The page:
Monday, and again yesterday, I had experiences that at one time would have left me fuming. I mean, the Whole Nine Yards: swearing, shaking my fist at God, "Why Me?"-ing, you name it. To my complete surprise, however, I've laughed off both incidents -- and the most astonishing thing to me is, I can't put my finger on precisely what has brought about this change. (Could it be that it's the impact of my Word of the Year?)
What happened? Well, Monday, in downtown Lacombe, I locked my keys in my car. First time in a couple of years, which had been the first time in 3-4 years before that. I found this rather funny, even managing to say to the guy who sprung my keys, "Yeah; I have to do this every couple of years or life's just not worth living!" $42.00 later, both of us were on our way.
Yesterday, I was quilting along in my studio...when wham! My sewing machine's presser foot went down, and couldn't get up. I heard a little noise, and saw a wee piece of the internal mechanism that works the foot, lying on the table beneath my machine. Looks like it's made of lead (!), which doesn't bode well for repair. I'm sure I'm going to need a new part, and I have to go into Red Deer to do it. The Sewing Centre there is always busy, so I may not have the machine back for a while -- if they can get the part!! Of the 2 I own,this machine is the newest and has the features I both want and need to finish a top for the "Joy of Applique" exhibit at Quilt Canada at the end of April. What to do? Take it in and see what happens. I have the piece in a tiny zip-lock bag to show them what the problem is. Cost: TBA.
Now here's the scenario: I'm on a fairly fixed income; I have lots of things on the go, and lots more places to spend $$ than on car key rescue and sewing machine repair. Amazingly, I find this stuff almost funny -- although I am just hoping there's not a spend-Marg's-money #3 waiting to happen. Rest assured, I'm going to be careful! ;-)
On the knitting front, I've been commissioned to knit not one but two pair of kilt hose for a local piper! I have started the first pair -- the Schottische Kilt Hose from Nancy Bush's Folk Socks (Interweave Press, 1994). My client provided me with glorious yarn for the project -- Lana Grossa Meilenweit 'Seta Cashmere'! Even though it's black, it's lovely to work with, and so far I'm having no trouble with the pattern in such a dark colour.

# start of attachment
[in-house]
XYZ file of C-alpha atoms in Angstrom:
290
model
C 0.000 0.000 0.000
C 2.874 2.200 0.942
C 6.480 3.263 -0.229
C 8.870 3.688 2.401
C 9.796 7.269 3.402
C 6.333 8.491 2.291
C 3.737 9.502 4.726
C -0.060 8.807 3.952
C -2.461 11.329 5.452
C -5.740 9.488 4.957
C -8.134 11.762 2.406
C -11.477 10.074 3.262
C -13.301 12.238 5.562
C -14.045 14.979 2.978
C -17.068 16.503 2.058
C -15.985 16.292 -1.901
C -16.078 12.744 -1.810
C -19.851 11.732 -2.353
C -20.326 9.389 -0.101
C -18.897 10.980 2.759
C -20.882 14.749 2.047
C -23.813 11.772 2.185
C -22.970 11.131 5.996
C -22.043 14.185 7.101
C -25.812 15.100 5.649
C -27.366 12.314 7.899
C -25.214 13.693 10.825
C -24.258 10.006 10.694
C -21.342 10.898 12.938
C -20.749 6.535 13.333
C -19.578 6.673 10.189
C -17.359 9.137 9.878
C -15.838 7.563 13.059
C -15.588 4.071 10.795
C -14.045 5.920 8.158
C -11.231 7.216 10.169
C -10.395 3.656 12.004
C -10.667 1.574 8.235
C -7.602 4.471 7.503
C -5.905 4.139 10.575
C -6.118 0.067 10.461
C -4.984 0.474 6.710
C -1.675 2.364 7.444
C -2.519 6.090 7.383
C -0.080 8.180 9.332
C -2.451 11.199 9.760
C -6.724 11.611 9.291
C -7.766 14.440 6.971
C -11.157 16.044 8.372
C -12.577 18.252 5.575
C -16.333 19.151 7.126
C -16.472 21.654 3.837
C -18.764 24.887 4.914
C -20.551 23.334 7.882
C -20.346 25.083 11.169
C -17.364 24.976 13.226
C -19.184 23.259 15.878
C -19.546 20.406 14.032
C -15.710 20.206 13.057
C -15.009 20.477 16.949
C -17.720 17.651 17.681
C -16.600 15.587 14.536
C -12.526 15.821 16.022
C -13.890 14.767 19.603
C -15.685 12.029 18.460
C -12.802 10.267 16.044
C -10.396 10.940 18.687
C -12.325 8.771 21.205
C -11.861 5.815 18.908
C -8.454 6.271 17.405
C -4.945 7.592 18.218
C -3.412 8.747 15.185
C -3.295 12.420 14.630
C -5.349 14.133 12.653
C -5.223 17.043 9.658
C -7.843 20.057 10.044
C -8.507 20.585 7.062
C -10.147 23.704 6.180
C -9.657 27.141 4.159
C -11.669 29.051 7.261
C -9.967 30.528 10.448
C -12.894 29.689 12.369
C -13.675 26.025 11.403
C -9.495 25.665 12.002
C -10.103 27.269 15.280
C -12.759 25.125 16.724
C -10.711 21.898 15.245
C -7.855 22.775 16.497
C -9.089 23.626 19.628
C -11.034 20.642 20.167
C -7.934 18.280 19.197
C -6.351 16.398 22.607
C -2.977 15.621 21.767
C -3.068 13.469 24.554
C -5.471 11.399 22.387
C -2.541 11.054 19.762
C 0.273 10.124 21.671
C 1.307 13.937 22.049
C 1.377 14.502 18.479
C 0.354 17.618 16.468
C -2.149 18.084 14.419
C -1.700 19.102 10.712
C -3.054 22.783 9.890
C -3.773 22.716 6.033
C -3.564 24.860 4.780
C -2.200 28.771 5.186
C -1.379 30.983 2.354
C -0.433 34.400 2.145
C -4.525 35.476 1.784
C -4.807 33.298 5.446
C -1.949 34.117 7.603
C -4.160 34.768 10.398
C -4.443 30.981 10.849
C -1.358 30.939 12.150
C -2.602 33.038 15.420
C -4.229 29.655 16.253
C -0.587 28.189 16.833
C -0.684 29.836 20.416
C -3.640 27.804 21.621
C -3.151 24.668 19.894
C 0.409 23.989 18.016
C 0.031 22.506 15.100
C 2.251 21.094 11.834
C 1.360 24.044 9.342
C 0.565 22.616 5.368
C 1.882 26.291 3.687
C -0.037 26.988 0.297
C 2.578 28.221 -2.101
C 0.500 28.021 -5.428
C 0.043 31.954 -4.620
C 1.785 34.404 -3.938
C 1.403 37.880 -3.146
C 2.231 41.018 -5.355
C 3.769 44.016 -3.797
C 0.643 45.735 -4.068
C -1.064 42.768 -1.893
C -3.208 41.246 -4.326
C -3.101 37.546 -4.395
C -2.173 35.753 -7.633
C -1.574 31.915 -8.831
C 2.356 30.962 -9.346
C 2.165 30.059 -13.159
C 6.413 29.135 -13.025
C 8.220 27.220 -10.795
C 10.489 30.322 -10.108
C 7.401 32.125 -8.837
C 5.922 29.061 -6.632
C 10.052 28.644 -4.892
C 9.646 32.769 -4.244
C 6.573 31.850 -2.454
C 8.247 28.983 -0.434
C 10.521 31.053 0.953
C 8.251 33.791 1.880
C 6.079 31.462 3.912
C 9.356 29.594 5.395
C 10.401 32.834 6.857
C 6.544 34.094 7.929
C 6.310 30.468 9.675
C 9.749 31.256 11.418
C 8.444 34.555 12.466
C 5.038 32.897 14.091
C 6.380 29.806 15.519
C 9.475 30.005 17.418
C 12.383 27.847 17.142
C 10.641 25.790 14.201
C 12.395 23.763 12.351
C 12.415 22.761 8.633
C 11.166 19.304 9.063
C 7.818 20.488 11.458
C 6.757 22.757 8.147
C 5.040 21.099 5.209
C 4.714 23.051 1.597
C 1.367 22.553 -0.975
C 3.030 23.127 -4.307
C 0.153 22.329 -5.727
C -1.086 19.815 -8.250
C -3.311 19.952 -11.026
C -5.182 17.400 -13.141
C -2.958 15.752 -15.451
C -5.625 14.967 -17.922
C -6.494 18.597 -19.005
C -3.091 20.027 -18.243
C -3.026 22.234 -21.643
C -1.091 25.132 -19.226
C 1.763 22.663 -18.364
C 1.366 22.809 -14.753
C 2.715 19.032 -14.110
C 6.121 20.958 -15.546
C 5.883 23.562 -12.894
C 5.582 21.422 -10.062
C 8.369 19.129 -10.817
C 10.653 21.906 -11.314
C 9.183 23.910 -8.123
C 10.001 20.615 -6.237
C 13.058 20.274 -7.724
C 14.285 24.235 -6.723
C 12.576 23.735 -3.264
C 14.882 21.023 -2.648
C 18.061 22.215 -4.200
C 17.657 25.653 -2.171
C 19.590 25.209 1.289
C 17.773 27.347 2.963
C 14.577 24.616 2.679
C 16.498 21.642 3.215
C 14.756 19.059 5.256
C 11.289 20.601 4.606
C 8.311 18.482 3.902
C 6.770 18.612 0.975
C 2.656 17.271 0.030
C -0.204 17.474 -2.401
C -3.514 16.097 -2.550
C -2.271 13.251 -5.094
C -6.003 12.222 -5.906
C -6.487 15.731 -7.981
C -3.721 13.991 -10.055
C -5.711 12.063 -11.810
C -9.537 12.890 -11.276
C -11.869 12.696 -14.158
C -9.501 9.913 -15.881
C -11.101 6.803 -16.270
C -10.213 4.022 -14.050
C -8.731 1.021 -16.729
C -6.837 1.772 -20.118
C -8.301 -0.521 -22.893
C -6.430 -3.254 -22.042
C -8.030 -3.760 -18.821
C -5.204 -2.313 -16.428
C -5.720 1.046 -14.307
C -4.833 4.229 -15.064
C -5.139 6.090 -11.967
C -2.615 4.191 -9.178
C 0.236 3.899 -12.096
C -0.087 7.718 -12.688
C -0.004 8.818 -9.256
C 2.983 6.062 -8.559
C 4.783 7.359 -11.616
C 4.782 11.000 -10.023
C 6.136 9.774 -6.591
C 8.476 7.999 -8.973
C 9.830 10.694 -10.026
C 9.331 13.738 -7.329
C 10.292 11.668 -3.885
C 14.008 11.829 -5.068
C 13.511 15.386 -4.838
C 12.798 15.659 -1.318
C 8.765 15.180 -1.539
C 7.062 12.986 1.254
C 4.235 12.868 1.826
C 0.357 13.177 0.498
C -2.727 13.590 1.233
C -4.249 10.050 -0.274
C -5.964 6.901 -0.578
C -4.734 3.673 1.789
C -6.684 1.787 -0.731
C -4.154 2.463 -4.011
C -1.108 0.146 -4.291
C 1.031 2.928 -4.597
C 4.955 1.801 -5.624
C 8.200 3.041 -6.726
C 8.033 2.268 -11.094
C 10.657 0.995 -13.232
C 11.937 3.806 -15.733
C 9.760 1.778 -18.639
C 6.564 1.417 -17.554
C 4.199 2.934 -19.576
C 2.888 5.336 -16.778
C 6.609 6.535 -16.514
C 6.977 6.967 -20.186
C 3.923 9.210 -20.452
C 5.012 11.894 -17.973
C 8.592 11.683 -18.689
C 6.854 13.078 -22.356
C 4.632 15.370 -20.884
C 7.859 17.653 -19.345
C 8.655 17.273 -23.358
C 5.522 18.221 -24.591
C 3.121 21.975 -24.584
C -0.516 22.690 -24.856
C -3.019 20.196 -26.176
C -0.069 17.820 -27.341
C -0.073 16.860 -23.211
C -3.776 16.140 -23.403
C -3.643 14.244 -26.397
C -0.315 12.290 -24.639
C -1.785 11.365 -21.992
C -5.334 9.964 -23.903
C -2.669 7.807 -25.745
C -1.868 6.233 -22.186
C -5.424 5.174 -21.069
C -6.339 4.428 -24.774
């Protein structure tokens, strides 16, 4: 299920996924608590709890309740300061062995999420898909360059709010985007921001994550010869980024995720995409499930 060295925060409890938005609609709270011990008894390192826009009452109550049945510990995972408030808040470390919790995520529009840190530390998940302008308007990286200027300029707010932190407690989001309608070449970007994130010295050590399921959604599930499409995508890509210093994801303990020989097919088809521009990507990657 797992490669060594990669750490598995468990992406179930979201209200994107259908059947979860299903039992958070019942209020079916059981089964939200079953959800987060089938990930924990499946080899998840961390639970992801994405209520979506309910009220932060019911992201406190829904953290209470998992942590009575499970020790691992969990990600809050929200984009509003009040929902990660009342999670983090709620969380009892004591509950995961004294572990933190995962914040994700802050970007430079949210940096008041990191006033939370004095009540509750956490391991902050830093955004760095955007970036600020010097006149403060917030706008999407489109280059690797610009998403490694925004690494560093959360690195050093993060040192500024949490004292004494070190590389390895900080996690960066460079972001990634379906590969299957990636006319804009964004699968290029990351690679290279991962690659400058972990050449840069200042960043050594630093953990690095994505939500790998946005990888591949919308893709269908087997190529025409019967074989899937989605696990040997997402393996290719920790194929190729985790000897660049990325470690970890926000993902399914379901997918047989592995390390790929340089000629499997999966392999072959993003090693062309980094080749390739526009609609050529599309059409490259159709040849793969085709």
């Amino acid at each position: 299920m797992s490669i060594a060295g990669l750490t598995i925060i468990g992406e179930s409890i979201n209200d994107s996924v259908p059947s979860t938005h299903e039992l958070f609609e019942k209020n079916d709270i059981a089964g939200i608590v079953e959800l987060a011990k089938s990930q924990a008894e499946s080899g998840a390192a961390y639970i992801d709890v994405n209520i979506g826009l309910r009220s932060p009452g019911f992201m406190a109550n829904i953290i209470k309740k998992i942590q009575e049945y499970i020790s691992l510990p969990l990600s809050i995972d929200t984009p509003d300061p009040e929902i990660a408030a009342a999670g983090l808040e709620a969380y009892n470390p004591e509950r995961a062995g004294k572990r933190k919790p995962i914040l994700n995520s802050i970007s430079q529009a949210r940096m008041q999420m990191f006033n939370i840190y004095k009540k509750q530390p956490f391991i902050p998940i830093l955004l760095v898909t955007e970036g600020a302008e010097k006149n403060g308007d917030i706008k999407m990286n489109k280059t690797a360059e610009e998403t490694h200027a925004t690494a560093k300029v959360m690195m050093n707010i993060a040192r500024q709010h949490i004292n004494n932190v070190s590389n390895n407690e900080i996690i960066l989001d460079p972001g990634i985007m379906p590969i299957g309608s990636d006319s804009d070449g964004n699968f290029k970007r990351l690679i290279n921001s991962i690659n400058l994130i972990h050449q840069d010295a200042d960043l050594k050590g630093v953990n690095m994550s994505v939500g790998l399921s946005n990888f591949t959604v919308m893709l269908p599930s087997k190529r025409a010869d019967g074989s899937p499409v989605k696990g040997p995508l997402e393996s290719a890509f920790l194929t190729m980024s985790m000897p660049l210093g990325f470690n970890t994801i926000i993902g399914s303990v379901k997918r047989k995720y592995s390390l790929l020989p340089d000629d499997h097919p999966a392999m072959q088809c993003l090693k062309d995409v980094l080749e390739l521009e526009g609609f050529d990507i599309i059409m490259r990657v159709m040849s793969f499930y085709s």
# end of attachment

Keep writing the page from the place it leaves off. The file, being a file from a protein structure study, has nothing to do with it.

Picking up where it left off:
The other hose are going to be more challenging -- and I have a gal at one of my LYS researching colours and cost. Yes, I'm going to be knitting Argyle hose in four colours -- light navy and forest green for the diamonds (including the 'marl' diamonds (where the blue and green are used together); and scarlet and golden yellow for the criss-crossing lines. It's the yellow that's the kicker, as it's tough to find in sock yarn. We managed to find all the colours in Regia 4-ply, but they're now distributed out of the US... Luckily I have some time to work on them, and can get busy and do the Schottische hose first! :-)
That said, I'm finishing a commissioned pair of anklets in an unknown brand (no label) of variegated yarn provided by another client. And I've just finished a baby cap for a new cousin (10 days old now, I think!) in Vancouver. As soon as I get a pair of matching bootees knit up, the set will be off in the mail. This yarn is some I've had in stash for years -- a microfibre yarn by Mayflower Yarns -- "Hit March" -- in a deep royal blue. (As I can't even find a website for the company, I'm not sure it exists any longer!) It's cuddly soft and has been lovely to knit with, and should keep the wee fellow cozy during the damp, cool Vancouver spring.
As for the Olympic knitting...well, let's just say, it didn't happen. I got caught up in my quilting, website development (look for 3F Creations!) and life in general. I've decided I have gone a bit over-board joining Knit-Alongs willy-nilly and am releasing that habit as well as my penchant for Blocks-of-the-Month on the quilting front. :-) Funny (peculiar) how those sorts of activities can become 'virtual' clutter, just as insidious as the real thing! To live intentionally, and realize my art quilting goals, as Alyson Stanfield says, I'd (much) rather be in the studio!